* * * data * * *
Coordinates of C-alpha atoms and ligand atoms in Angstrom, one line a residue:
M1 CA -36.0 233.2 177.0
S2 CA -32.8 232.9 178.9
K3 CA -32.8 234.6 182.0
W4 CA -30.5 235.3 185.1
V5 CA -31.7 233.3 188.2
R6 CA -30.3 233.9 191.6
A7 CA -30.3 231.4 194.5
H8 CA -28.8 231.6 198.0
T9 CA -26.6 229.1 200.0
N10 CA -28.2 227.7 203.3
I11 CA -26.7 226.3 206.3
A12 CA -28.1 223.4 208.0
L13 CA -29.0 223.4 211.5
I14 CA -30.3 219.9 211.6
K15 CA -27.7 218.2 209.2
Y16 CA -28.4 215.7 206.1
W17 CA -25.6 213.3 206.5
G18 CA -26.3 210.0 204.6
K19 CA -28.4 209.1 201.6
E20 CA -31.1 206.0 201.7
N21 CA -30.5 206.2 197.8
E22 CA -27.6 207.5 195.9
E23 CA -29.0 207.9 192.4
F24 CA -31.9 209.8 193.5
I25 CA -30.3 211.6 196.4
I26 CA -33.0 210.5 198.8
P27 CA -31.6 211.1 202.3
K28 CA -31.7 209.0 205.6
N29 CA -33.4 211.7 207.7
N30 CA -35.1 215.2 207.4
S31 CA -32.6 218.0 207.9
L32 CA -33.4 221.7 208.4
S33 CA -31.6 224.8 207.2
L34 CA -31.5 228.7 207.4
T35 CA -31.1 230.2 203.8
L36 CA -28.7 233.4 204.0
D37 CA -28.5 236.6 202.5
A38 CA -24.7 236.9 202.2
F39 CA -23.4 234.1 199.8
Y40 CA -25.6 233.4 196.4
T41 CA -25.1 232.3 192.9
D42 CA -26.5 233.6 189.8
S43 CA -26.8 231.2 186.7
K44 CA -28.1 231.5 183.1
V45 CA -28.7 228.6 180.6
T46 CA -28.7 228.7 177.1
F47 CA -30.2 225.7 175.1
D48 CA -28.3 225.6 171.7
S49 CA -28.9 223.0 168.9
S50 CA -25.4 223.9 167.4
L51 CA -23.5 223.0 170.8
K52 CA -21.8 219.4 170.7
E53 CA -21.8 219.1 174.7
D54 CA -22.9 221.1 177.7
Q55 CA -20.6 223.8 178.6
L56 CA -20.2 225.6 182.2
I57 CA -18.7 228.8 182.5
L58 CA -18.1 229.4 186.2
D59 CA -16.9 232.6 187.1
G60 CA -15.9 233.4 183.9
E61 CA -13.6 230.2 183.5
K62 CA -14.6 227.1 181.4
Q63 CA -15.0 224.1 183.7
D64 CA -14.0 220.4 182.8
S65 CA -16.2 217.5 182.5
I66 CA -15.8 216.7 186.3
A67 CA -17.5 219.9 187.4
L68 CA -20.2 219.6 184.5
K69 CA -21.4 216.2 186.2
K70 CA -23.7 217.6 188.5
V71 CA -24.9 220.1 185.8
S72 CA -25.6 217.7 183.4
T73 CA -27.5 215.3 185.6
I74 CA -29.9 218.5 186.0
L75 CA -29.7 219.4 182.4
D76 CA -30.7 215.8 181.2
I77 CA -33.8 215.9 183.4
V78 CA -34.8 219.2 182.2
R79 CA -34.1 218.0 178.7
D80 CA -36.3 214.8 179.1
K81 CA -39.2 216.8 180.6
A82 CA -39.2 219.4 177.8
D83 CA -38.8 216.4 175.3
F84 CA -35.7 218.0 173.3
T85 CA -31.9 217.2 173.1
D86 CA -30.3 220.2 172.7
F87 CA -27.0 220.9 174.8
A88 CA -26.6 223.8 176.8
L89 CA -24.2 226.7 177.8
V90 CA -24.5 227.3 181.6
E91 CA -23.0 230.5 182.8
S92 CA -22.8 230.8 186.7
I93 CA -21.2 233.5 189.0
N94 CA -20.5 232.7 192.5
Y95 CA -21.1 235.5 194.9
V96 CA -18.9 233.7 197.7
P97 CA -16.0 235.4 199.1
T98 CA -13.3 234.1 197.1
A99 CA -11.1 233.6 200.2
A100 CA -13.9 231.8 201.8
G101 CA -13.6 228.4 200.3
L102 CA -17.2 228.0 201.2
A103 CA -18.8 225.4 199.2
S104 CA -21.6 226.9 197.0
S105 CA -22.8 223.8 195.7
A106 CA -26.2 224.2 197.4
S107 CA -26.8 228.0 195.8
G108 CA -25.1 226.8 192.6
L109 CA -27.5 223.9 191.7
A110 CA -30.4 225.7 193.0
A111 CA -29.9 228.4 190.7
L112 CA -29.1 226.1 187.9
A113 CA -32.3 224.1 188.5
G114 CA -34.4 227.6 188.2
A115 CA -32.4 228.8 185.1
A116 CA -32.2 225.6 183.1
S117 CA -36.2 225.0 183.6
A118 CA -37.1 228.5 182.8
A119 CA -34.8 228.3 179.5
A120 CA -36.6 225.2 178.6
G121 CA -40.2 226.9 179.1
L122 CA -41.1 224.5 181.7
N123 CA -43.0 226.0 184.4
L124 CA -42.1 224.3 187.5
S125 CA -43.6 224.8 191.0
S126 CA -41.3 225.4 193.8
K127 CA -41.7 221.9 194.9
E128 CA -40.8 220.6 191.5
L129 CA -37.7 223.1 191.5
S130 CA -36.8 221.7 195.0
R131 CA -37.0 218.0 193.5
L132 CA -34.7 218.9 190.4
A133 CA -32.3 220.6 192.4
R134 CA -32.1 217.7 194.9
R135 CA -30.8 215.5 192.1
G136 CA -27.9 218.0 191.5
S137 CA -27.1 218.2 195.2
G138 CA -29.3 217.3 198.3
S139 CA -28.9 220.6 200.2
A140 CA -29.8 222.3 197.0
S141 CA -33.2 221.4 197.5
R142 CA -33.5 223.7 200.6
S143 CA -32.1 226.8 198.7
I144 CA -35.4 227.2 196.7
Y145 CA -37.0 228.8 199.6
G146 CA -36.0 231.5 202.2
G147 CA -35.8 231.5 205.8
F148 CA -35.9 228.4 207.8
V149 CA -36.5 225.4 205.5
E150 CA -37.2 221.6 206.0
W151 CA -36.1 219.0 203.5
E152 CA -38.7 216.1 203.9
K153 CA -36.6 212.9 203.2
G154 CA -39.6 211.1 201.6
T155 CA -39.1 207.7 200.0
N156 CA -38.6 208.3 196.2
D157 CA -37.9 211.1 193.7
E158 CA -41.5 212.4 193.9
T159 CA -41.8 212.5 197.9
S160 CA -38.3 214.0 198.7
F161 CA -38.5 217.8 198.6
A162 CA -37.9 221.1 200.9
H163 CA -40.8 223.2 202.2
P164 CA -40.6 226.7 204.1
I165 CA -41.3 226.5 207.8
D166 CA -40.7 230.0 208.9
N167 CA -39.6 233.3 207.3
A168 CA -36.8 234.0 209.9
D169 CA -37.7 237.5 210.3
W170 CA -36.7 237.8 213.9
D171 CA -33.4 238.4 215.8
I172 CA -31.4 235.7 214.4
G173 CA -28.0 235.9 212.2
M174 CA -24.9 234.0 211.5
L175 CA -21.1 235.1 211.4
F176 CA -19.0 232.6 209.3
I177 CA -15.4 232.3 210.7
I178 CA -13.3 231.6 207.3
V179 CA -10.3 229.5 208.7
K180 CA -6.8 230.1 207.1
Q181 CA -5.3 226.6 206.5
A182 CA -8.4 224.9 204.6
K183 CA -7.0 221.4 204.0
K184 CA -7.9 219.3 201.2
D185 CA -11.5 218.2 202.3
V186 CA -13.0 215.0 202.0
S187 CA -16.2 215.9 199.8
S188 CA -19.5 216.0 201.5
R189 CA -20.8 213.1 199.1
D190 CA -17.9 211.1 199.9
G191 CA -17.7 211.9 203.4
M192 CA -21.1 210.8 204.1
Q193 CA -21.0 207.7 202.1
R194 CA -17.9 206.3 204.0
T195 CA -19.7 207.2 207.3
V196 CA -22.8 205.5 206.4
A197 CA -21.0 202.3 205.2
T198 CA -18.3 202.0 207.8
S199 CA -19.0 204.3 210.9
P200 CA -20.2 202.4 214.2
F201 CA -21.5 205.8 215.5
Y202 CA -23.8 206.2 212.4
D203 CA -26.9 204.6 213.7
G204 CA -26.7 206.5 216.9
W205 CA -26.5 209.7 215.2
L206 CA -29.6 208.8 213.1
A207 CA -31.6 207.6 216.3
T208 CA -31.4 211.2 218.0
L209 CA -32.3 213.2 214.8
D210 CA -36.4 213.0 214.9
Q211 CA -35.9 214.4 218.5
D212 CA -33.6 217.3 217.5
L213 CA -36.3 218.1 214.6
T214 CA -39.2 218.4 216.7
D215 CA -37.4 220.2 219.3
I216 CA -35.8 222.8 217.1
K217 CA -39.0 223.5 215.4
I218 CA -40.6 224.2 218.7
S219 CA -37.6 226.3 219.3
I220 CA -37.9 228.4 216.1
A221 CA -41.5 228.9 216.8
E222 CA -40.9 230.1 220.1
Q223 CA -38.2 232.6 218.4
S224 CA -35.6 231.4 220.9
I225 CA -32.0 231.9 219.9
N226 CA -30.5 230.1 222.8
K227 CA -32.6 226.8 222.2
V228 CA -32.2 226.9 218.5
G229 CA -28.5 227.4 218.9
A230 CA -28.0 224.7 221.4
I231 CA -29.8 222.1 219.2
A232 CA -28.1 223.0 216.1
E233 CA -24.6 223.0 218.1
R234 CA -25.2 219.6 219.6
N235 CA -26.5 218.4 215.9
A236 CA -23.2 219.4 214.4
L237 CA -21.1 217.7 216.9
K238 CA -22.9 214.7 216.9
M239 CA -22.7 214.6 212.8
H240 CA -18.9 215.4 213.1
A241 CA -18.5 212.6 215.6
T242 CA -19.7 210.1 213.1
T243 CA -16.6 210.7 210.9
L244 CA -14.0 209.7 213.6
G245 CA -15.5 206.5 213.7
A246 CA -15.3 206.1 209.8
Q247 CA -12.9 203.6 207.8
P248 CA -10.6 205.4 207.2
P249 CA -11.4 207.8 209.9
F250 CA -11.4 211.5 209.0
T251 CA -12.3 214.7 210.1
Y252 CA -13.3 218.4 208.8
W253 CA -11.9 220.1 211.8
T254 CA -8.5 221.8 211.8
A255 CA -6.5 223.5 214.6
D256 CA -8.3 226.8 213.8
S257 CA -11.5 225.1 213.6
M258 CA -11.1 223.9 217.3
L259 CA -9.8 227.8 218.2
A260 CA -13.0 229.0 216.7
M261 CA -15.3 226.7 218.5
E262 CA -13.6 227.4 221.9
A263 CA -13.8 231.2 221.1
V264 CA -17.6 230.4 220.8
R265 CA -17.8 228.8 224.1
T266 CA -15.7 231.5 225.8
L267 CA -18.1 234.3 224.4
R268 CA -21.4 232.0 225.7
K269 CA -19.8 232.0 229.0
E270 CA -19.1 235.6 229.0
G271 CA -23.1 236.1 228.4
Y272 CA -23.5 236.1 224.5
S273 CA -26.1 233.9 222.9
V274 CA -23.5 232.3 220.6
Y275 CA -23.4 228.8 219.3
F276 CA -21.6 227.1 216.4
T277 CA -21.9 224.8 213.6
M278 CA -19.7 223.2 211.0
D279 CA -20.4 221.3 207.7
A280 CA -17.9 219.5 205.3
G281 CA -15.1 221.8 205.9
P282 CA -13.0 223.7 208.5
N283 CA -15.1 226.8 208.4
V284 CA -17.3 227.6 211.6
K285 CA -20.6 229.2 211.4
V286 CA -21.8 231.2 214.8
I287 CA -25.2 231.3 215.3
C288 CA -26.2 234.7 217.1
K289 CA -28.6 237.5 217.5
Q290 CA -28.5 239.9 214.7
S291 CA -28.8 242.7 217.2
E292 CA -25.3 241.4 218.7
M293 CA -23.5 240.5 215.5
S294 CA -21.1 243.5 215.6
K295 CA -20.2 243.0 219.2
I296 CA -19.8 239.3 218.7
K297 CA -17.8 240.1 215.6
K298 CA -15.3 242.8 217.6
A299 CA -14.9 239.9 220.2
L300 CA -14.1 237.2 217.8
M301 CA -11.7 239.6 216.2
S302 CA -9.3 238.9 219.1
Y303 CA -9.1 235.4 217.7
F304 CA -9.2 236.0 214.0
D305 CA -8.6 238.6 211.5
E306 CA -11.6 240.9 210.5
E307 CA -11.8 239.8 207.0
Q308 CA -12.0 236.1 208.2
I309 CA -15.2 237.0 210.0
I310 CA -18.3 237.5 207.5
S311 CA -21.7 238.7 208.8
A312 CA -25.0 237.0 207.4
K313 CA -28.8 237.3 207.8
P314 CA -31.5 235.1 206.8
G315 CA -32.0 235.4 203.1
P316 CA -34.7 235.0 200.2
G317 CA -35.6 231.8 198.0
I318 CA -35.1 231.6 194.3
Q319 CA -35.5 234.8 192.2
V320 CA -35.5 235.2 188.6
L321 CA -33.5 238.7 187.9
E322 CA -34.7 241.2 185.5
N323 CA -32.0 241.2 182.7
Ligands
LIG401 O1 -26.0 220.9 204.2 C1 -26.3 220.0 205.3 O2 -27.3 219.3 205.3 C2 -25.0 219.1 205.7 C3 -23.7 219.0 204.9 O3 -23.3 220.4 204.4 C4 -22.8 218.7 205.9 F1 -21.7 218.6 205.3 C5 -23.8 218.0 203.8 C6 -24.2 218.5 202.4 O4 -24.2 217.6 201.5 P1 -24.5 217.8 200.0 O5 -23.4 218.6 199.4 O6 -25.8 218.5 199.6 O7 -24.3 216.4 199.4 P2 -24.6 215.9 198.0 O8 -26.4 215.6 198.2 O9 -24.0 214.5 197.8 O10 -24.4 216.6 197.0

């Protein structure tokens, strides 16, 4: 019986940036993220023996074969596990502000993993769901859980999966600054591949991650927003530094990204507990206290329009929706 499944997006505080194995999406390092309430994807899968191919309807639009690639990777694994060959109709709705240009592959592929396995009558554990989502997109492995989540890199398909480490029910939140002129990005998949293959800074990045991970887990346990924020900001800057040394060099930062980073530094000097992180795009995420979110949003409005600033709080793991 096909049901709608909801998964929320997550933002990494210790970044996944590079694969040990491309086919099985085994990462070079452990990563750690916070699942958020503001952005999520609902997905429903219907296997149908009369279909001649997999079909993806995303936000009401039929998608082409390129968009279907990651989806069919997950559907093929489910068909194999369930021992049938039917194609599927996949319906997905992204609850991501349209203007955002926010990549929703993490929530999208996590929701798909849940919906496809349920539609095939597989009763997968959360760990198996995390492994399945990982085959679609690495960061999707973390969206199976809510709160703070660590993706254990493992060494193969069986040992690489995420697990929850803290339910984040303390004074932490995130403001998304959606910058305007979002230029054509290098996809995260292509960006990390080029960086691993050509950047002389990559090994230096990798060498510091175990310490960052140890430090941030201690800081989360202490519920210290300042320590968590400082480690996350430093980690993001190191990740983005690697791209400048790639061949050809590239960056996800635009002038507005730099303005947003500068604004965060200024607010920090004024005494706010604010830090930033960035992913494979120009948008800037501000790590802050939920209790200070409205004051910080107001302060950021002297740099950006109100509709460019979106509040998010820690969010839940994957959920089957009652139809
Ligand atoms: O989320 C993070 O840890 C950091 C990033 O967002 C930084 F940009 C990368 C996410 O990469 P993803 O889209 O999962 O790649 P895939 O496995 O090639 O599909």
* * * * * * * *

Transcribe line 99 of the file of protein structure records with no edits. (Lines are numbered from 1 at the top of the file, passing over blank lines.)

T98 CA -13.3 234.1 197.1